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home / EU VAT Refund. Recover VAT through the VAT return or separate refund claims?
Where a company incurs VAT in a foreign country, these amounts are normally recoverable. However, the tax authorities will reject your VAT refund if you do not follow the correct procedure to claim VAT back. Typically, foreign VAT is paid on expenses incurred abroad or invoices paid as part of your day a day trading. There are two procedures to claim back this VAT, through your VAT return or through a Refund Claim (EU Refund claim or 13th Directive). These two procedures are mutually exclusive, so you should make sure that you use the correct application.
As a general rule, businesses must recover VAT through the VAT return when they are VAT registered in the country where VAT was incurred. If not registered, VAT can be recovered through an EU Refund Claim or 13th Directive procedure (by EU Refund claim we refer to the former 8th Directive). A VAT registration is required when you make taxable supplies in the country. In When do you need to register for VAT? you can check more information about registration requirements. Usually, VAT registrations are not optional. Either you have to register and claim VAT in your VAT return or you cannot register and need to claim VAT in your EU VAT Refund or 13th Directive.
If you are a business registered for VAT in a country and your input VAT is higher than your output VAT in a given period, you are normally allowed to request a VAT refund from the tax authorities. The conditions, frequency, forms and expected delay change significantly from country to country.
As a way of example, Italy requires a bank guarantee before accepting a VAT refund. In Spain, most companies are only allowed to get a VAT refund once a year. France requires a separate form every time a refund is requested and the UK only transfers the receivable amount to a UK bank account (although a cheque can be requested from the authorities). Poland has strong deadlines to repay any recoverable VAT, however, a VAT inspection triggers further delays.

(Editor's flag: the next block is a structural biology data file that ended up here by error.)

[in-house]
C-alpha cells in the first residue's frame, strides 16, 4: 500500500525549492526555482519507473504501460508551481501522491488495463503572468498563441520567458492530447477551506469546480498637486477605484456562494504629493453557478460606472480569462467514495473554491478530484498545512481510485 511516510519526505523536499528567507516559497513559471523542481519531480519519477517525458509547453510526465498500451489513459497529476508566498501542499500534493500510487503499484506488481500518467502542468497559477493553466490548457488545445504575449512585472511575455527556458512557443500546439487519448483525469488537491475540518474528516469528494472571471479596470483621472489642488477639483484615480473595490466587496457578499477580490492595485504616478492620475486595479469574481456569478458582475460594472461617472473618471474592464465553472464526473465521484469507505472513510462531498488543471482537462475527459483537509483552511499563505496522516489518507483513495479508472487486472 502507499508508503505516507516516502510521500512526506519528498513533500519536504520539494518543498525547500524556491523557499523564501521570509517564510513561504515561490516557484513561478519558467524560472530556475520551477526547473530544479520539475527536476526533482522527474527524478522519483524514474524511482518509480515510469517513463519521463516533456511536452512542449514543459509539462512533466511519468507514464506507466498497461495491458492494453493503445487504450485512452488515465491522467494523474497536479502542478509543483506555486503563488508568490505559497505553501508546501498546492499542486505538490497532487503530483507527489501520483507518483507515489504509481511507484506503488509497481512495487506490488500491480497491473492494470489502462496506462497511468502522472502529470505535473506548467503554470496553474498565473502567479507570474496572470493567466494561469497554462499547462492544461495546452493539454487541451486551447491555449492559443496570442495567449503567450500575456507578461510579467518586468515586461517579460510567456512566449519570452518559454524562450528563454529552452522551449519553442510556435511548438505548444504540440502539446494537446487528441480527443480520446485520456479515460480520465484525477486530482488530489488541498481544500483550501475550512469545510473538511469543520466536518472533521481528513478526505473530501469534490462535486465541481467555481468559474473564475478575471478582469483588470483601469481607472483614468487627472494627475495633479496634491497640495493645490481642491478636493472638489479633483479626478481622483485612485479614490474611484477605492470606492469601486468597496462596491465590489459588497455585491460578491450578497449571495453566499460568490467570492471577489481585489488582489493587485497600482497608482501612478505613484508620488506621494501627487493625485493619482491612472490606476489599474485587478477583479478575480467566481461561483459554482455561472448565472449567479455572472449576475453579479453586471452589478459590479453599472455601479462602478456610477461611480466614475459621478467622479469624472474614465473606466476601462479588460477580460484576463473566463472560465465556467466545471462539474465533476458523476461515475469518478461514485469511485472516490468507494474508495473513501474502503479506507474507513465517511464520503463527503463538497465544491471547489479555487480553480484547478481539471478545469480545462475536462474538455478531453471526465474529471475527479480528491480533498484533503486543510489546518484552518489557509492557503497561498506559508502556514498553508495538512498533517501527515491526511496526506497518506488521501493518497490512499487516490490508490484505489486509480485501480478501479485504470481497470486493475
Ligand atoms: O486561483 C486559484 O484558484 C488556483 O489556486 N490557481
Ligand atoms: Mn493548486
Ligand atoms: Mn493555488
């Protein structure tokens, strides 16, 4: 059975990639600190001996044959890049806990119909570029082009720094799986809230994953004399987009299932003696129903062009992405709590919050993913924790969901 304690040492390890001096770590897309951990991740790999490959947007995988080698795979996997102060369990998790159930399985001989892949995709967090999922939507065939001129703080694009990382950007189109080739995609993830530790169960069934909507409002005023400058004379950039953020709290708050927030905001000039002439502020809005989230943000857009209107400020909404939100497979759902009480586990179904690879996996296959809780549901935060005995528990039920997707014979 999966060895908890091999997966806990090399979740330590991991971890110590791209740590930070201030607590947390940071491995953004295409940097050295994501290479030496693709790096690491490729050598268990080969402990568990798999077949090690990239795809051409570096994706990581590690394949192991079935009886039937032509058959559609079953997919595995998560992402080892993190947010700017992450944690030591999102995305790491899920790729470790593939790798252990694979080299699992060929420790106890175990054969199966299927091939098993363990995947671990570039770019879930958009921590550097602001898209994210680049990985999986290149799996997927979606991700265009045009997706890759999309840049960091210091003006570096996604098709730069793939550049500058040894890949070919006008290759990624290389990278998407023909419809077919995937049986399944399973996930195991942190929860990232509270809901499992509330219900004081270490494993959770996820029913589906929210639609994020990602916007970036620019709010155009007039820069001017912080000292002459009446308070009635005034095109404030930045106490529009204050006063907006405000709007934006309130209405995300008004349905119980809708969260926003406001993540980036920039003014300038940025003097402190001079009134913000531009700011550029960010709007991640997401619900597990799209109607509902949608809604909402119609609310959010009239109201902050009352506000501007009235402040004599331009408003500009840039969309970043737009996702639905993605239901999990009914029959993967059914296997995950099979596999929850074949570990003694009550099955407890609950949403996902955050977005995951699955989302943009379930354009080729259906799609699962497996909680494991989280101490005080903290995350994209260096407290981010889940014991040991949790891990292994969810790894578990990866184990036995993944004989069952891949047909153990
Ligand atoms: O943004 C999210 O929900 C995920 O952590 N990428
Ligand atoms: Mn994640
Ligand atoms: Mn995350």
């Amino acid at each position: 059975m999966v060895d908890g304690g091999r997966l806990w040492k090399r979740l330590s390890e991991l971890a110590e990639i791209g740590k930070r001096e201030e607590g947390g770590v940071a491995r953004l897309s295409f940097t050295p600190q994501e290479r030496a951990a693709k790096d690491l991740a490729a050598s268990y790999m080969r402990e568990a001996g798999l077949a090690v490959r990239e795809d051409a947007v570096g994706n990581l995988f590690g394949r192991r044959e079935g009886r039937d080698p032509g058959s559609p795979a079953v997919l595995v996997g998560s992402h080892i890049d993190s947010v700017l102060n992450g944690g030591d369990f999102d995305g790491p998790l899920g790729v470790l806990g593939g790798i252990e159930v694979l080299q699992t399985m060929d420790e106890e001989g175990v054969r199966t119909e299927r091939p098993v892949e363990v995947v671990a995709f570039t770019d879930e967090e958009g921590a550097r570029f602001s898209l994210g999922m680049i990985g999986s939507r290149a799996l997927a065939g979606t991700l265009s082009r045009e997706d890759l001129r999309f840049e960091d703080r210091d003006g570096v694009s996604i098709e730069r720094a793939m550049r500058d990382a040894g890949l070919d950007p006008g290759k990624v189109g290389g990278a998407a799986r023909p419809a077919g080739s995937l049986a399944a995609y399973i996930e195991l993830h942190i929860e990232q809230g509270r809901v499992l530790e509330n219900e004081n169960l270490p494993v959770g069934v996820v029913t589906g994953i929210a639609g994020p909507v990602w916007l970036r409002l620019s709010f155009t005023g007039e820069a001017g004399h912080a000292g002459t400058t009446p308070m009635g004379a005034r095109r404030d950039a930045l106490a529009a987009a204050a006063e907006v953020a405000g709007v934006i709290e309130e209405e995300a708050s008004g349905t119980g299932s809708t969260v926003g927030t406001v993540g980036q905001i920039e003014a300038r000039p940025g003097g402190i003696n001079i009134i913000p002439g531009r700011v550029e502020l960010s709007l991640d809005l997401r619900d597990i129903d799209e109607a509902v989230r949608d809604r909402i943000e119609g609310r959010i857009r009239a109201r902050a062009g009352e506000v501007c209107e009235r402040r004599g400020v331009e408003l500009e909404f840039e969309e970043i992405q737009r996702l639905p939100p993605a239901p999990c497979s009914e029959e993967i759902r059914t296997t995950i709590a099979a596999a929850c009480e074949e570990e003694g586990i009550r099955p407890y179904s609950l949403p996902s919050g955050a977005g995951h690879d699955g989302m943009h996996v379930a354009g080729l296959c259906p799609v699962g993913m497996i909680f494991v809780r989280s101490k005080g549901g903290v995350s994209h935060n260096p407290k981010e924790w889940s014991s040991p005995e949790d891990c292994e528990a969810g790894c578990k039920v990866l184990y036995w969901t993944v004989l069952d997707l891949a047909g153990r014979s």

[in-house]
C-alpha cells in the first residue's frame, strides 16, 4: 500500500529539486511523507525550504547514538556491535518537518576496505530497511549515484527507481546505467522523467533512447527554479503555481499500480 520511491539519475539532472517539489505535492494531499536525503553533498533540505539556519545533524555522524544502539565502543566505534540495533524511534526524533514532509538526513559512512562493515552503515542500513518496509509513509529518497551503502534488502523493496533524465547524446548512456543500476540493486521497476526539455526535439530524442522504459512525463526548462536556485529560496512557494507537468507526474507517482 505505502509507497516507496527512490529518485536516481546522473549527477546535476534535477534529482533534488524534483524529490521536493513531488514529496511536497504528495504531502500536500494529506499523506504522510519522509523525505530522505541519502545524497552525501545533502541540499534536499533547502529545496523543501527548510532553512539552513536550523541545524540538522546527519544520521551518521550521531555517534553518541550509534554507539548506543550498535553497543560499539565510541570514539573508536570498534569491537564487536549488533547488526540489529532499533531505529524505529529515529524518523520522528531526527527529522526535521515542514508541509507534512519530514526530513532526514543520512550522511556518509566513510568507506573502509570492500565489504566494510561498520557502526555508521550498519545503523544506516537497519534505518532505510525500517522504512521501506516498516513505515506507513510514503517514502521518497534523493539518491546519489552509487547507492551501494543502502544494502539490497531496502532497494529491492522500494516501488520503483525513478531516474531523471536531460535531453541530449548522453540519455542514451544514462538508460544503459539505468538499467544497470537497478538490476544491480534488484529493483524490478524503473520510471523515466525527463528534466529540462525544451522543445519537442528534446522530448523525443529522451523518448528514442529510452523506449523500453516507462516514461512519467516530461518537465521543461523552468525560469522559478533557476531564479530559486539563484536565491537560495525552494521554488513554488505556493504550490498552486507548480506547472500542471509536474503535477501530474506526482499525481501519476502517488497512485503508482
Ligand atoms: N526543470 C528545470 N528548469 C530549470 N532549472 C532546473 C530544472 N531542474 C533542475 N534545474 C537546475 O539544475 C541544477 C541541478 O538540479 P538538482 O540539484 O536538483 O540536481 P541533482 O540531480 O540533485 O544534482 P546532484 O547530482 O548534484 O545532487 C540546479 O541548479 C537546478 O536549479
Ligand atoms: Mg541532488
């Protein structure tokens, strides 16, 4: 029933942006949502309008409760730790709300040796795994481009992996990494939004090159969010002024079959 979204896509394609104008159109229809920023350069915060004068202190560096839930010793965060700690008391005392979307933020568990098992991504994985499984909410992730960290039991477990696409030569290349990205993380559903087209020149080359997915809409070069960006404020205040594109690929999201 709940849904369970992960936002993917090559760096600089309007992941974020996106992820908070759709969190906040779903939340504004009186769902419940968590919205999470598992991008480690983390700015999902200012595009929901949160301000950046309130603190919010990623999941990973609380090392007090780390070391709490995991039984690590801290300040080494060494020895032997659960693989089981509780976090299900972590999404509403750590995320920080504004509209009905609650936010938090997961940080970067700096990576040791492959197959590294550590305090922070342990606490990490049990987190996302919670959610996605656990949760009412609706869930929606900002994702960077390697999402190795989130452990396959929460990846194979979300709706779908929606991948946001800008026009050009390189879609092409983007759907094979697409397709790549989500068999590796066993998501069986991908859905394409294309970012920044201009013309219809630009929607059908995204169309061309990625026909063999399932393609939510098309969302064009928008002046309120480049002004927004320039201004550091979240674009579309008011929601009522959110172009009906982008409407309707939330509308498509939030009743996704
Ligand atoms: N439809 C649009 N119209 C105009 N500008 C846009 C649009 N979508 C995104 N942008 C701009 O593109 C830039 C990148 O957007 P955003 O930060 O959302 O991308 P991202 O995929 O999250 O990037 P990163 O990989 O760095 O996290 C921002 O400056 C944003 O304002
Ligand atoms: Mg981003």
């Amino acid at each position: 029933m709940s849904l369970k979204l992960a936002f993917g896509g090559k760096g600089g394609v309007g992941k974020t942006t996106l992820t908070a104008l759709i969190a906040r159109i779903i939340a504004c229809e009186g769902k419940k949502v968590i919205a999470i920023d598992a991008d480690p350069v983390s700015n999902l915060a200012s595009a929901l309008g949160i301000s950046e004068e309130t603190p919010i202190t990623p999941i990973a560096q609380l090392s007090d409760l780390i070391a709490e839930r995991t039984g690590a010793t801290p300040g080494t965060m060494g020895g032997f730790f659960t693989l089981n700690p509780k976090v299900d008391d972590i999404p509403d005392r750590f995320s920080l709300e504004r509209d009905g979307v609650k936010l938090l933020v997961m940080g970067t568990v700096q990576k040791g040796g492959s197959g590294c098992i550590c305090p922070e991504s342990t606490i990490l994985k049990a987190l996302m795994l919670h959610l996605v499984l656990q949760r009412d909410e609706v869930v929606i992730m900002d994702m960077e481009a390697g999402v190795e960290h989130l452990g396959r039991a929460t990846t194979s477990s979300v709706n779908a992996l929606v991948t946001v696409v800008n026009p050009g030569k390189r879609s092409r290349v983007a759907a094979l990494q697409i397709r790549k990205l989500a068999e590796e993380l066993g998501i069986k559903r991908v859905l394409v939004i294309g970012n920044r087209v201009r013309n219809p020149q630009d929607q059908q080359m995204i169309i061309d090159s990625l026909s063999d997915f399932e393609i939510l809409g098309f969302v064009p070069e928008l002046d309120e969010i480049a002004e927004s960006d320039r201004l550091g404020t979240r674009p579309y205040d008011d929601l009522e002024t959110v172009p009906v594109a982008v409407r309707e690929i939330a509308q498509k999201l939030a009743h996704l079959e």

Before the VAT refund is accepted, the tax authorities may carry an audit to confirm the right to deduct VAT and ensure that all requirements have been met. These audits happen more often in certain jurisdictions; they are also more likely when material amounts are to be repaid. In every VAT audit, it is important to provide a complete answer within the required deadline.
In practice, every company must double check that they have made taxable supplies in the current year before requesting a VAT refund through their VAT return. In case they did not make such supplies, the authorities will most likely deny the refund and ask the taxpayer to go through the 8th or 13th Directive procedure
Non-VAT registered businesses that incur VAT in a Member State can normally recover these amounts. A business is not VAT registered when no taxable supplies have been made. Registering is usually not an option, either you have to register when performing taxable transactions or you cannot register when not doing so (exceptionally, some countries like UK allow voluntary registrations).
EU established companies will recover this VAT through the 8th Directive. Non-EU companies may claim this VAT through a 13th Directive refund claim. Not all companies are entitled to recover VAT in every Member State.
The 8th Directive establishes a standard procedure in all EU countries allowing EU companies to recover VAT incurred while not VAT registered. Provided they are eligible to request the refund (VAT registered in another country and not carrying activities that trigger a VAT registration), these companies will file a refund claim electronically by the 30 September of the following year. The first claim does not require additional documentation, but the authorities in the country of refund can request invoices and other documents. The time limits for these authorities to raise questions are also standard in every country. In practice, IT requirements in the country of establishment and subsequent questions from the country of refund make it complicated to recover this VAT without assistance.
Non-EU established companies may also recover VAT through the 13th Directive. The procedure to request these refunds is not standard across the European Union. Deadlines to request the refund are different, usually 30 June or 30 September. The eligibility for the refund sometimes requires a reciprocity agreement between the country of refund and the country of establishment of the claimant. Also, a fiscal representative is sometimes required.
In conclusion, if you are requesting a VAT refund through the 8th or 13th Directive, you should make sure that no taxable supplies have been made in the period of refund. The tax authorities will review your business model and the VAT treatment of all invoices and your refund will be denied if you should have registered for VAT in such period. This error would most likely trigger penalties on late registrations, late filings and, potentially, late VAT payments.
Marosa assist EU and non-EU companies recovering their VAT in every Member State. We approach all VAT recovery with a multilingual and automated approach, using our IT skills and tax knowledge to get back your VAT within the shortest delay. Please send us an email or give us a call at +44 20 3769 3728 to get help receiving your money back.